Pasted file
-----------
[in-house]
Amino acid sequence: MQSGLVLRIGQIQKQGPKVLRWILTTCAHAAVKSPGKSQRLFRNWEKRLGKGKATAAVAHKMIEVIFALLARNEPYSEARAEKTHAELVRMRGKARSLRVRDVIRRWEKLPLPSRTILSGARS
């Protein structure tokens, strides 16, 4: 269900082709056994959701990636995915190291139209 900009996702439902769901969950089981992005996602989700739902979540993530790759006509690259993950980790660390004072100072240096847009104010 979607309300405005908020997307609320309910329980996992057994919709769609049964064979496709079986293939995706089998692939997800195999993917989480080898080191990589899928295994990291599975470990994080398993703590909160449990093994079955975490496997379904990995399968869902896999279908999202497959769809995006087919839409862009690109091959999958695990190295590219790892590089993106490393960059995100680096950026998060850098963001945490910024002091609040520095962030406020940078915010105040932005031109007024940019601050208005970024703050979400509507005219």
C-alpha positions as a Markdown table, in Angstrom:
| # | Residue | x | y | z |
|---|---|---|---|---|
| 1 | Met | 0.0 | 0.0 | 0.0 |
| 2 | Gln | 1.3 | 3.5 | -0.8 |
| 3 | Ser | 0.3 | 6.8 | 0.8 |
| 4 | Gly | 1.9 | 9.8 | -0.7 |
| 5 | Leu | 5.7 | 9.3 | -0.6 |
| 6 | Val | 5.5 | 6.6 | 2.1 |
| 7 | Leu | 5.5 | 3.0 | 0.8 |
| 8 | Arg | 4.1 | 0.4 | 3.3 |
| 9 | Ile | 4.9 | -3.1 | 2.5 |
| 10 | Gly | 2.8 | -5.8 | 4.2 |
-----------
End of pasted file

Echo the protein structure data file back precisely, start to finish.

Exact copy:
[in-house]
Amino acid sequence: MQSGLVLRIGQIQKQGPKVLRWILTTCAHAAVKSPGKSQRLFRNWEKRLGKGKATAAVAHKMIEVIFALLARNEPYSEARAEKTHAELVRMRGKARSLRVRDVIRRWEKLPLPSRTILSGARS
């Protein structure tokens, strides 16, 4: 269900082709056994959701990636995915190291139209 900009996702439902769901969950089981992005996602989700739902979540993530790759006509690259993950980790660390004072100072240096847009104010 979607309300405005908020997307609320309910329980996992057994919709769609049964064979496709079986293939995706089998692939997800195999993917989480080898080191990589899928295994990291599975470990994080398993703590909160449990093994079955975490496997379904990995399968869902896999279908999202497959769809995006087919839409862009690109091959999958695990190295590219790892590089993106490393960059995100680096950026998060850098963001945490910024002091609040520095962030406020940078915010105040932005031109007024940019601050208005970024703050979400509507005219």
C-alpha positions as a Markdown table, in Angstrom:
| # | Residue | x | y | z |
|---|---|---|---|---|
| 1 | Met | 0.0 | 0.0 | 0.0 |
| 2 | Gln | 1.3 | 3.5 | -0.8 |
| 3 | Ser | 0.3 | 6.8 | 0.8 |
| 4 | Gly | 1.9 | 9.8 | -0.7 |
| 5 | Leu | 5.7 | 9.3 | -0.6 |
| 6 | Val | 5.5 | 6.6 | 2.1 |
| 7 | Leu | 5.5 | 3.0 | 0.8 |
| 8 | Arg | 4.1 | 0.4 | 3.3 |
| 9 | Ile | 4.9 | -3.1 | 2.5 |
| 10 | Gly | 2.8 | -5.8 | 4.2 |